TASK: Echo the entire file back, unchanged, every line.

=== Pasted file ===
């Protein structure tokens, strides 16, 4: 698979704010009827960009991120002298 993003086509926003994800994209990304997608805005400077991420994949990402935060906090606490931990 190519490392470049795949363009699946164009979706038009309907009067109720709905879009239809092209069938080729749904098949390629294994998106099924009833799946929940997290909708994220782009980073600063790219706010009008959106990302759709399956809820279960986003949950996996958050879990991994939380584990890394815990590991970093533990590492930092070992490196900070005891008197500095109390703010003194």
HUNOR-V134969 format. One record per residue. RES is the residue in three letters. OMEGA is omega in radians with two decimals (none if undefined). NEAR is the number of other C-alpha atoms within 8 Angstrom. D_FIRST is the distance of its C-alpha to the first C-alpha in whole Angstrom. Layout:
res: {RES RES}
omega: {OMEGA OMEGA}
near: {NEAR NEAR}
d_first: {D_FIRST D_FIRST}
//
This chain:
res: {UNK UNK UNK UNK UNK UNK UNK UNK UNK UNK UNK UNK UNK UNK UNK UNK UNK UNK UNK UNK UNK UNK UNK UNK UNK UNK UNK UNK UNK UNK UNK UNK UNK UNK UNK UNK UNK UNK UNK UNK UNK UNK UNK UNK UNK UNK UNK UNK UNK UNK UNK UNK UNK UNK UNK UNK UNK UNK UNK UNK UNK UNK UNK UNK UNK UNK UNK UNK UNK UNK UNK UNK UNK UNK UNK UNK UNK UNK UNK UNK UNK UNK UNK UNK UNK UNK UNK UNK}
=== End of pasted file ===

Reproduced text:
């Protein structure tokens, strides 16, 4: 698979704010009827960009991120002298 993003086509926003994800994209990304997608805005400077991420994949990402935060906090606490931990 190519490392470049795949363009699946164009979706038009309907009067109720709905879009239809092209069938080729749904098949390629294994998106099924009833799946929940997290909708994220782009980073600063790219706010009008959106990302759709399956809820279960986003949950996996958050879990991994939380584990890394815990590991970093533990590492930092070992490196900070005891008197500095109390703010003194």
HUNOR-V134969 format. One record per residue. RES is the residue in three letters. OMEGA is omega in radians with two decimals (none if undefined). NEAR is the number of other C-alpha atoms within 8 Angstrom. D_FIRST is the distance of its C-alpha to the first C-alpha in whole Angstrom. Layout:
res: {RES RES}
omega: {OMEGA OMEGA}
near: {NEAR NEAR}
d_first: {D_FIRST D_FIRST}
//
This chain:
res: {UNK UNK UNK UNK UNK UNK UNK UNK UNK UNK UNK UNK UNK UNK UNK UNK UNK UNK UNK UNK UNK UNK UNK UNK UNK UNK UNK UNK UNK UNK UNK UNK UNK UNK UNK UNK UNK UNK UNK UNK UNK UNK UNK UNK UNK UNK UNK UNK UNK UNK UNK UNK UNK UNK UNK UNK UNK UNK UNK UNK UNK UNK UNK UNK UNK UNK UNK UNK UNK UNK UNK UNK UNK UNK UNK UNK UNK UNK UNK UNK UNK UNK UNK UNK UNK UNK UNK UNK}